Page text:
Sir, I write in response to the letter from K. Parker of London regarding their unfortunate experience of a patient dislocating their jaw while performing RCT.1 There are a few points I would like to make which may be of benefit. Firstly, jaw dislocation is relatively common and can occur during any form of dental treatment, extractions or oral surgery. It can also become dislocated during other scenarios: seizure, oral sex, eating, yawning and vomiting.

The acutely dislocated mandible is often exquisitely painful and timely reduction is paramount for a variety of reasons. It can be done with ease in the dental chair and does not always require administration of local anaesthesia. The earlier a reduction is performed, the easier it is to do, and less likely that the patient will require hospital treatment for sedation or general anaesthesia. There two main techniques of reduction but misconception surrounds both of them frequently. It is a subject often never covered, or poorly covered, in dental school as K. Parker alludes to. This leaves many dentists in fear of attempting reduction at all.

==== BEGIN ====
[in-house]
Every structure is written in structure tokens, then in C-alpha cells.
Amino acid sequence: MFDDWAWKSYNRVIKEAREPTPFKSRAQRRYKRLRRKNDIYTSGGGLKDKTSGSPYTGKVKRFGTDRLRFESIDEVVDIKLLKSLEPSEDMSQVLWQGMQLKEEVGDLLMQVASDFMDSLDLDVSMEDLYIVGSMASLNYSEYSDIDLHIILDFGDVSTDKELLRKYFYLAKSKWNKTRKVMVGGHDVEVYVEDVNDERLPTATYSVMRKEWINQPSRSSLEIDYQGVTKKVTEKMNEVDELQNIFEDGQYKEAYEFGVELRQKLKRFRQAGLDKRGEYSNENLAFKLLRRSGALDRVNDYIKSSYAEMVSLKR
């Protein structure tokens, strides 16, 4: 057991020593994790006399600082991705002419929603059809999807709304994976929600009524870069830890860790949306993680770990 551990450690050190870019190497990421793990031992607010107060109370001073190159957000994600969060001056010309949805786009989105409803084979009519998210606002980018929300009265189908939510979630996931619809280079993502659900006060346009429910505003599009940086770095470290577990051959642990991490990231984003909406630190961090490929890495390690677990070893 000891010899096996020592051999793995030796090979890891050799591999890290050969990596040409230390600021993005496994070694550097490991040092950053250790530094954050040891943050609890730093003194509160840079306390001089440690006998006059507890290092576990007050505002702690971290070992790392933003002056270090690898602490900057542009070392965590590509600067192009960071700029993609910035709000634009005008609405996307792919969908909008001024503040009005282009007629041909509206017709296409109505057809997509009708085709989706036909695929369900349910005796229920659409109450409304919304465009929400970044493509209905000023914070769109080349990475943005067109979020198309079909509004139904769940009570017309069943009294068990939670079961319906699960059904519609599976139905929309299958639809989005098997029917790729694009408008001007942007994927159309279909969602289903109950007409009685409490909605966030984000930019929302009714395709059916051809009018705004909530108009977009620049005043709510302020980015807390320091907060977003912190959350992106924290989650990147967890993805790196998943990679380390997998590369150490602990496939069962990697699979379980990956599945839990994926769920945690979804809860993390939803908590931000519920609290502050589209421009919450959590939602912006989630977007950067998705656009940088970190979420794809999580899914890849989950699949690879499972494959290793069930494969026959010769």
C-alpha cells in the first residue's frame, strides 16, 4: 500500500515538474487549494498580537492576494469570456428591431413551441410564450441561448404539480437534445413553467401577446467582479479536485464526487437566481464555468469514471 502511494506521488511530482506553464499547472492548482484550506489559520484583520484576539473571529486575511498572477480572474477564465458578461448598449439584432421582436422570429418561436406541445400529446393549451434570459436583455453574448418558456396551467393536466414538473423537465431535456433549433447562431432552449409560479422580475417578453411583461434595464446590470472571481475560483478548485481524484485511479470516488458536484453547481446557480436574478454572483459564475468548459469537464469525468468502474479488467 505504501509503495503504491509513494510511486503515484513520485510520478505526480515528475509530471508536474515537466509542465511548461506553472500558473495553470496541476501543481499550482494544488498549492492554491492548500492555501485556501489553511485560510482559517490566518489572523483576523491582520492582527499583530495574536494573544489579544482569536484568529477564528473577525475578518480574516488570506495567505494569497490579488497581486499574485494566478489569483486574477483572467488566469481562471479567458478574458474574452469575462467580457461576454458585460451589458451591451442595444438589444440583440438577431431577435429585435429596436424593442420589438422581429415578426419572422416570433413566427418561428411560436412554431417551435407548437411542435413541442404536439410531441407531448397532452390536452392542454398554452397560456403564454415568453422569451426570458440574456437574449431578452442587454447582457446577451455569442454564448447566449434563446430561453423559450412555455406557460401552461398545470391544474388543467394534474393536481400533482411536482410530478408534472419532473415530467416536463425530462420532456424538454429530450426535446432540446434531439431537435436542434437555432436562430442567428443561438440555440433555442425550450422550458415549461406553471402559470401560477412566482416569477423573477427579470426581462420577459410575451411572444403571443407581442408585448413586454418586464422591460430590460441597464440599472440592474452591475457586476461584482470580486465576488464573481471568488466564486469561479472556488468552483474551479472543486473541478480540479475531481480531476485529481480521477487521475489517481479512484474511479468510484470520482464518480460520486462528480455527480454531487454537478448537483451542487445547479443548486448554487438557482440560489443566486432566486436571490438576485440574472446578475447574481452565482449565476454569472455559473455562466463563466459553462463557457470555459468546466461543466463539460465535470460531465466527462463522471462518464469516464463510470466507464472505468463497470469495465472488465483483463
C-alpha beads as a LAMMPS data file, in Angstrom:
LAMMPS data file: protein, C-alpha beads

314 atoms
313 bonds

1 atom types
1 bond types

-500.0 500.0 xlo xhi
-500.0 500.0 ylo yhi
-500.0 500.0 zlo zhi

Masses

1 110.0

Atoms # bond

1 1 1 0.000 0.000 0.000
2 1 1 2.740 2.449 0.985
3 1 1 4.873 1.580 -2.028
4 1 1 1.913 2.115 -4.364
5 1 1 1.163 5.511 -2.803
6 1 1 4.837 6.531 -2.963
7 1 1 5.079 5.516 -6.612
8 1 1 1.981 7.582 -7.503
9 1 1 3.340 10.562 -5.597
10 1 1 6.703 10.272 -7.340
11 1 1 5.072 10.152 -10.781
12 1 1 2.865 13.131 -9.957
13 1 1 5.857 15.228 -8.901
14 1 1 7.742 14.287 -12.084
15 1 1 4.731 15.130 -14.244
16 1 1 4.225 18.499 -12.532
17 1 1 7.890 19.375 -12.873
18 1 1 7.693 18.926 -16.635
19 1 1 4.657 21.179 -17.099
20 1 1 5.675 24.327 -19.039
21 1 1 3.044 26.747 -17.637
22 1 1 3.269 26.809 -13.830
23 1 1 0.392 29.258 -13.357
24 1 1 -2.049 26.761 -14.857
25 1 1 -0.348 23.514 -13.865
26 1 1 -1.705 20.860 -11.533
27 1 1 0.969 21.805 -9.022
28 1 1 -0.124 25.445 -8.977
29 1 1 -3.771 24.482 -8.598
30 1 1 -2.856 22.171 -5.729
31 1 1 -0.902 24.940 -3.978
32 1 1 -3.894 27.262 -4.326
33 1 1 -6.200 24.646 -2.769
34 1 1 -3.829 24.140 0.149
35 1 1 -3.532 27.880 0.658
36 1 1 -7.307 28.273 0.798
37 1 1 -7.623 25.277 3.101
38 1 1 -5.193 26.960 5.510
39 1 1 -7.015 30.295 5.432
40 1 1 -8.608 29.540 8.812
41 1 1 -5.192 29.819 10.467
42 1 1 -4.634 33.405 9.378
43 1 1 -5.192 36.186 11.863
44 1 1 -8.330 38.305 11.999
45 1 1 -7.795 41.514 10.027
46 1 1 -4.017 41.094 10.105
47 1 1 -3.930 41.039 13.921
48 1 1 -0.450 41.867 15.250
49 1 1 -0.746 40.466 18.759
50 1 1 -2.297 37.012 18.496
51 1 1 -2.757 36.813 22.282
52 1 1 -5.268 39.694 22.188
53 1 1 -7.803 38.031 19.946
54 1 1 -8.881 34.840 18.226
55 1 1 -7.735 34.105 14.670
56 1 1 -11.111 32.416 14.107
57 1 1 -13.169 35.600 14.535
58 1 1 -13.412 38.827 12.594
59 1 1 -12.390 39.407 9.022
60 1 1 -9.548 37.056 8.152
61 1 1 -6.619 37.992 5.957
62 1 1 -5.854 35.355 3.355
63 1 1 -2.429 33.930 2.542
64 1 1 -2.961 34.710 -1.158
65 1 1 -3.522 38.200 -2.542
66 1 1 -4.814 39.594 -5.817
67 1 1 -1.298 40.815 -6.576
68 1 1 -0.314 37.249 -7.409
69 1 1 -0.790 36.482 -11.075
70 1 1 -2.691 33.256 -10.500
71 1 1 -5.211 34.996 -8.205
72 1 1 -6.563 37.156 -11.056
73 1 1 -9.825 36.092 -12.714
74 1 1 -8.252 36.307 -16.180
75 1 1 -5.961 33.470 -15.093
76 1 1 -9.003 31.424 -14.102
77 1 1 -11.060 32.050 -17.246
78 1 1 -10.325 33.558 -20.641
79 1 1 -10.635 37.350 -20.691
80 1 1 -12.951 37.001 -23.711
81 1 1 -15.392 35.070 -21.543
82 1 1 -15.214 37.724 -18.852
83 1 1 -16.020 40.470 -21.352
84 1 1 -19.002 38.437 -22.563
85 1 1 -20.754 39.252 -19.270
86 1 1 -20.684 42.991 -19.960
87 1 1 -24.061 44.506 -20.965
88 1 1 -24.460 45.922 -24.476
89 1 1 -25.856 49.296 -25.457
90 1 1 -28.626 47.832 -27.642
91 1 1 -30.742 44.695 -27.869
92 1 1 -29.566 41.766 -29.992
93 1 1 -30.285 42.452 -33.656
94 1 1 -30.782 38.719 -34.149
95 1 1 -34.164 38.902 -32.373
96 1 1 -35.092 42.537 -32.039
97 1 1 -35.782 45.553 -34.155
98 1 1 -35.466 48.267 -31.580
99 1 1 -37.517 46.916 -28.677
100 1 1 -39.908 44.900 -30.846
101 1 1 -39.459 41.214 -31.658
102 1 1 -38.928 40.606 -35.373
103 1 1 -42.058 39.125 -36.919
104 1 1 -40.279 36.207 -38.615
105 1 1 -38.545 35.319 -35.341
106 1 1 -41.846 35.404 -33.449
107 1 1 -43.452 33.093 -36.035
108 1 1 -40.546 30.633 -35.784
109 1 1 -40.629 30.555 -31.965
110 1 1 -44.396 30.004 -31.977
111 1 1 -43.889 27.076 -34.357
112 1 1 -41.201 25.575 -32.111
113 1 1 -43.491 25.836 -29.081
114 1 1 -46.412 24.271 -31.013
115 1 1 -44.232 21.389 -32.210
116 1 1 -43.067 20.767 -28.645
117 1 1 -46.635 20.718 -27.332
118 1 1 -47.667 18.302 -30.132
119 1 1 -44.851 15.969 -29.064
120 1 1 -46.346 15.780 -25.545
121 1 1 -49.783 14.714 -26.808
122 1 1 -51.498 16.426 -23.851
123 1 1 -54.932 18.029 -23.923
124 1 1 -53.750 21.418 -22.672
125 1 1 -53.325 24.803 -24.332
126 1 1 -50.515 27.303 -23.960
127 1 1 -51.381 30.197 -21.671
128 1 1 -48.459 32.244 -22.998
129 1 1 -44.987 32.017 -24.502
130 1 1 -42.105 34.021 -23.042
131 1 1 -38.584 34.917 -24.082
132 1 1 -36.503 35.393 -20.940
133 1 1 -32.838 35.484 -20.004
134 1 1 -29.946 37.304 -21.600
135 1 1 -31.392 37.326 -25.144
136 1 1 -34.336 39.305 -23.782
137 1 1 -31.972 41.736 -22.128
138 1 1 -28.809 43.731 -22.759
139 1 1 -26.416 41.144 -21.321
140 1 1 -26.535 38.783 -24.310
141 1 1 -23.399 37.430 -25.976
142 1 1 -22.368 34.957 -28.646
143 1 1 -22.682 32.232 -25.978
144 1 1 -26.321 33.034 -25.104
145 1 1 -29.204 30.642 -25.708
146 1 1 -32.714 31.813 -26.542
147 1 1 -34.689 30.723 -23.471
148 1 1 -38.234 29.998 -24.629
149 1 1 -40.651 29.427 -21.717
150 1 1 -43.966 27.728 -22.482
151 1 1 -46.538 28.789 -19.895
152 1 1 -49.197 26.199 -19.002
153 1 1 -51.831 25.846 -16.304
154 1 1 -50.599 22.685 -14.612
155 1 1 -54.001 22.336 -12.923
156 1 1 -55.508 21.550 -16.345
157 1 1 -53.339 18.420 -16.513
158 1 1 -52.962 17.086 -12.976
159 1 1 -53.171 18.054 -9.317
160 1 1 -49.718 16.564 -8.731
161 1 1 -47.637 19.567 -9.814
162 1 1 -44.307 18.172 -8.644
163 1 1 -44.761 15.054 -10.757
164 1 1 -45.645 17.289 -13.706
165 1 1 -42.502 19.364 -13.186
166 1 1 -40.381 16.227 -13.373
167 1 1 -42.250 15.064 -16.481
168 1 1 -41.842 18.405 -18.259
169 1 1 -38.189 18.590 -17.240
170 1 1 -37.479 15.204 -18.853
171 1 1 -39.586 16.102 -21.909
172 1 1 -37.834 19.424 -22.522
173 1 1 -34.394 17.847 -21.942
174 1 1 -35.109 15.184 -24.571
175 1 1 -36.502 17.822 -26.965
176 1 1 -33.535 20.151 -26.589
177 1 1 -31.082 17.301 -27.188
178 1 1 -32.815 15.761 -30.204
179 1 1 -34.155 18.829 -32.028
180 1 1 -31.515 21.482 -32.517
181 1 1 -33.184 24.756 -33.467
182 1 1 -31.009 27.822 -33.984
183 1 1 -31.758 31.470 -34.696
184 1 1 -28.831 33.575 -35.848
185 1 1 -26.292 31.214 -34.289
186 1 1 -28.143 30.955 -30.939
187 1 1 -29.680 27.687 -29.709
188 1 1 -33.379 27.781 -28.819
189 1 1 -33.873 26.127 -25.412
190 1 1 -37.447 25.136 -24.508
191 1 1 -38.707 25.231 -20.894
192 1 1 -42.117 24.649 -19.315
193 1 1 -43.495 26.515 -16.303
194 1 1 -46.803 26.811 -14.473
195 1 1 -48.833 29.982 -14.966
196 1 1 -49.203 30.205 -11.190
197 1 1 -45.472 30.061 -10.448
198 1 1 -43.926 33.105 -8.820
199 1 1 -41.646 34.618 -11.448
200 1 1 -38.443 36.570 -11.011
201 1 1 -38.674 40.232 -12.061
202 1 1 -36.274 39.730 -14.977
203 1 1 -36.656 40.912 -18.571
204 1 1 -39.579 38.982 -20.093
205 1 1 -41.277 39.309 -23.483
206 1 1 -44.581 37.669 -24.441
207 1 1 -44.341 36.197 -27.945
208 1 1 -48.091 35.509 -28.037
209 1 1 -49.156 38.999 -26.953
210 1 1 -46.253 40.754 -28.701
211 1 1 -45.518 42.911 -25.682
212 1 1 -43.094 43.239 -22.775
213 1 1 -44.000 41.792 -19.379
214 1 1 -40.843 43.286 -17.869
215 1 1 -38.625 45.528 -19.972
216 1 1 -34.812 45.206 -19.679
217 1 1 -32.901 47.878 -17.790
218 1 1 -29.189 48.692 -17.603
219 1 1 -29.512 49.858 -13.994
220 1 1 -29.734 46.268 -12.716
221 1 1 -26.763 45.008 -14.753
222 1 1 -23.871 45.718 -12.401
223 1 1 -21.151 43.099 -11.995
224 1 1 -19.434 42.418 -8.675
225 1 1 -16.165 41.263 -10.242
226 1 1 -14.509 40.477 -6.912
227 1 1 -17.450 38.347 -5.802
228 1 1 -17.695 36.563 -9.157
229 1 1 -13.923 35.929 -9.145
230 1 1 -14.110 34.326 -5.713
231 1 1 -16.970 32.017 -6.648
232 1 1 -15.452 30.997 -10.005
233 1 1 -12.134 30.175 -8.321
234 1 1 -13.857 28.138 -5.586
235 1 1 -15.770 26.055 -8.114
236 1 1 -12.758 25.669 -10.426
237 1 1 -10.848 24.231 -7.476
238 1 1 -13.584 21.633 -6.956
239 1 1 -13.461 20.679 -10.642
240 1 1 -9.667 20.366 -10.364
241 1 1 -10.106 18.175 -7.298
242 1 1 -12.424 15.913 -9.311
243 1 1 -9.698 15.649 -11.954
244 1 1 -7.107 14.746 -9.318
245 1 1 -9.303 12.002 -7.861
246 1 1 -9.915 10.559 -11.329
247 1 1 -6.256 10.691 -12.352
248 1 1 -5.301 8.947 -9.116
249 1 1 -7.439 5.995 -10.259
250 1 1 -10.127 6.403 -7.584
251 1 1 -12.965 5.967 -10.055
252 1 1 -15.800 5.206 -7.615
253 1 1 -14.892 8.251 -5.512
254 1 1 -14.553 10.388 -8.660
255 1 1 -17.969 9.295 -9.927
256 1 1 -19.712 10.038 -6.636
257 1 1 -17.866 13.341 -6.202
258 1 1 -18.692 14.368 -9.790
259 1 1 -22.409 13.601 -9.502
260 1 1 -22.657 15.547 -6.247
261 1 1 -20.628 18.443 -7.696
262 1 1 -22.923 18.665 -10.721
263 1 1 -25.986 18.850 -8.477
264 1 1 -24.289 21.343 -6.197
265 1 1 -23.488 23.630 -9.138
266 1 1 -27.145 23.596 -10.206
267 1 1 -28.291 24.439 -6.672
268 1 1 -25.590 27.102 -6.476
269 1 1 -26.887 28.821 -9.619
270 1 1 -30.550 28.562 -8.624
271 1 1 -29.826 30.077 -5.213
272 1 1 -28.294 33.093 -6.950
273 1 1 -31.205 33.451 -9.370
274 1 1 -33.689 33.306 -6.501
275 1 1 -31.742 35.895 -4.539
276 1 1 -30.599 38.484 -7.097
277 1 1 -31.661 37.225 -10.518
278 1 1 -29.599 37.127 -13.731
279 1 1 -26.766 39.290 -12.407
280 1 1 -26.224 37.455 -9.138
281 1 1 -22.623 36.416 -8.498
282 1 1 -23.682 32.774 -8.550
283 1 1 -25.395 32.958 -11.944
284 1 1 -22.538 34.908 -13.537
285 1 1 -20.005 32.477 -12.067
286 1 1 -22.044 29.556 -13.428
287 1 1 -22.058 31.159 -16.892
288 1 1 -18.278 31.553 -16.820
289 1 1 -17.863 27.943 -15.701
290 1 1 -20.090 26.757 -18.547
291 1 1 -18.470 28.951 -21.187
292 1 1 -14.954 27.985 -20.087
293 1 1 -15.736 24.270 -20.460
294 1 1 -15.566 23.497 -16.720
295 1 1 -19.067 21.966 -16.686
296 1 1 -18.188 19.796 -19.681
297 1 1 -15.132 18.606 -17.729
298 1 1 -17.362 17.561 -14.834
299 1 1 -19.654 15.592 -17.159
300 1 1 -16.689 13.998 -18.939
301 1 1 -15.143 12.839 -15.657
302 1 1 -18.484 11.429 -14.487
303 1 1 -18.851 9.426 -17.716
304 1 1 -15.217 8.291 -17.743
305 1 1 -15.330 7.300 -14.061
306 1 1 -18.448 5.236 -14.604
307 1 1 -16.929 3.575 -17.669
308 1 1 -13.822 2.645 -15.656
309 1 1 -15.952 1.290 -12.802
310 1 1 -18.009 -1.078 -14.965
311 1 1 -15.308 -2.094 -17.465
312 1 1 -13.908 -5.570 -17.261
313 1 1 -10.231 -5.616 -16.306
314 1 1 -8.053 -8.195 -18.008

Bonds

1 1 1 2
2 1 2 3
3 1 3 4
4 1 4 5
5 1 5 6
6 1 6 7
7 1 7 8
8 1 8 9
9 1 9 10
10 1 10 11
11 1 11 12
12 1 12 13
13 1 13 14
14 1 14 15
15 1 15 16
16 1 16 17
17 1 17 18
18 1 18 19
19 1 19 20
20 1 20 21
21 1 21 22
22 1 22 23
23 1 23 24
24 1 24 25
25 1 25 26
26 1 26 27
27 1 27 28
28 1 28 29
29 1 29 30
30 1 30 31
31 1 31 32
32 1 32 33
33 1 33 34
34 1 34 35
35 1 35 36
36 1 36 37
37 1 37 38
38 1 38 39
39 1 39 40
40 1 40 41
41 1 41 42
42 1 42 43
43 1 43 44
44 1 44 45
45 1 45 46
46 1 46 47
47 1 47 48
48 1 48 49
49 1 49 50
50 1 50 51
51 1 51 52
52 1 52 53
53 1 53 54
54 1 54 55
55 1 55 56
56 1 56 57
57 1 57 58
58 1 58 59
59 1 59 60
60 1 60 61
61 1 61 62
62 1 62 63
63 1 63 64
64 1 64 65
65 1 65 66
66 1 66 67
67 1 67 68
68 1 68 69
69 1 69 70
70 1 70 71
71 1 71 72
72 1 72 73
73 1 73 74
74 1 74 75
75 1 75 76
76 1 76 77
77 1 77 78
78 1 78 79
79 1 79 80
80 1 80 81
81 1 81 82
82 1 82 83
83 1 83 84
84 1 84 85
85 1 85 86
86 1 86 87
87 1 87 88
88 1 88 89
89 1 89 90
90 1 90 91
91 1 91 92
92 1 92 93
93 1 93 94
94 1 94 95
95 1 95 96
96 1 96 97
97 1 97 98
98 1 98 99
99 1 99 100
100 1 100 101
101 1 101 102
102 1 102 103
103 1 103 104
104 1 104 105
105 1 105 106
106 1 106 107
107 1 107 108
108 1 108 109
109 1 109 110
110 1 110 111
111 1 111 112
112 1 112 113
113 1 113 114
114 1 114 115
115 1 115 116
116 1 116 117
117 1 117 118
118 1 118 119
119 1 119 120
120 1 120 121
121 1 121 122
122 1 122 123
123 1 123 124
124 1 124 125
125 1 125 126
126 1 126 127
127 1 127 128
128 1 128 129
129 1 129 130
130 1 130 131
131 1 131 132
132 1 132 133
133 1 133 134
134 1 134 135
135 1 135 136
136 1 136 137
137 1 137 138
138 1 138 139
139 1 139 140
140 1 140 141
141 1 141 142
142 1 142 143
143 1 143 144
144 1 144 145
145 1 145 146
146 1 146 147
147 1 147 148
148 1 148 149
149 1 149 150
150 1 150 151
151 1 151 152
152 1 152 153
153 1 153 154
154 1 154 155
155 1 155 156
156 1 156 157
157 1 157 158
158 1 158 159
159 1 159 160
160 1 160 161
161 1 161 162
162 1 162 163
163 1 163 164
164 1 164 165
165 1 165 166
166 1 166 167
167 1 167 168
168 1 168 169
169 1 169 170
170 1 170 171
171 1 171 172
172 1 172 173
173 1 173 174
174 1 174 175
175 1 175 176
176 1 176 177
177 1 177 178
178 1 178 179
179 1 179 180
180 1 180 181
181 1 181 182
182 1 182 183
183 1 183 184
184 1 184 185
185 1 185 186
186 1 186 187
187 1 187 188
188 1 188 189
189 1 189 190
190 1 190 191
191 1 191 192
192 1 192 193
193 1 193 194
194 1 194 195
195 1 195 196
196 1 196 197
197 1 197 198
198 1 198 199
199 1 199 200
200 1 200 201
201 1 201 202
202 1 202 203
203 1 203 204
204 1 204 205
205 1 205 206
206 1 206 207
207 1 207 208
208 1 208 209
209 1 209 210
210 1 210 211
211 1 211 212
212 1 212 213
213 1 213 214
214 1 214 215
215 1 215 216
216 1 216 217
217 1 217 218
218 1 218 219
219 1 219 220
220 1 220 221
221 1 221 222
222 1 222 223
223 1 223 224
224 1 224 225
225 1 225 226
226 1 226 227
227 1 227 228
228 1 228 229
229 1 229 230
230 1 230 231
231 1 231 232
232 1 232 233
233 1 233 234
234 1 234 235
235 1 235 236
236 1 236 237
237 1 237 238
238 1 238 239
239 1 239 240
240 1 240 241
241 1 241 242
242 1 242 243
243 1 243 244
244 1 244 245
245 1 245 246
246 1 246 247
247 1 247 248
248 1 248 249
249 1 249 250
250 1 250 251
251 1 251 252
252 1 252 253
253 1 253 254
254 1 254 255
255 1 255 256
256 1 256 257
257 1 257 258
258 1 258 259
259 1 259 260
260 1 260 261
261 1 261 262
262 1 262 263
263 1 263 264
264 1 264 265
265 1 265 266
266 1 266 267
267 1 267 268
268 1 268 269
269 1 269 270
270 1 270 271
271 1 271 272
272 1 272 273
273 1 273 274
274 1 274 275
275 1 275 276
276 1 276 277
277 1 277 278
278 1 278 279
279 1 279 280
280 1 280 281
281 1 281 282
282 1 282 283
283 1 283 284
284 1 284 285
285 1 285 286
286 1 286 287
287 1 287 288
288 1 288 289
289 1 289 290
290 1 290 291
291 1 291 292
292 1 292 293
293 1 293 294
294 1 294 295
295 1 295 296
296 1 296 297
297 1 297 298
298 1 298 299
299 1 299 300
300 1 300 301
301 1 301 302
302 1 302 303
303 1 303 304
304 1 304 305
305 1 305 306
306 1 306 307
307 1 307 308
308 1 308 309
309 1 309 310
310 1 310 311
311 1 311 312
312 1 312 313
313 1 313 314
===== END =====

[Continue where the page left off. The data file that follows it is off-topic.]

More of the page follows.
K. Parker describes the classic teaching of 'push back and down' which is incorrect and will fail in a large proportion of patients to reduce the dislocation. The most successful position in which to stand is behind the patient (and most dentists are used to this position, the opposite can be said for doctors). Placing the thumbs onto the external oblique ridge and the fingers under the lower border of the mandible, slowly increasing force should be applied in a caudal direction to overcome the spasm of the temporalis, pterygoid and masseter muscles. Very little 'posterior' force is required as once the condylar head is inferior to the articular eminence the muscle pull will draw the condyle back into the fossa and reduce the dislocation.

For further reading there is a good paper in the literature outlining the anatomy, aetiology and treatment of this injury.2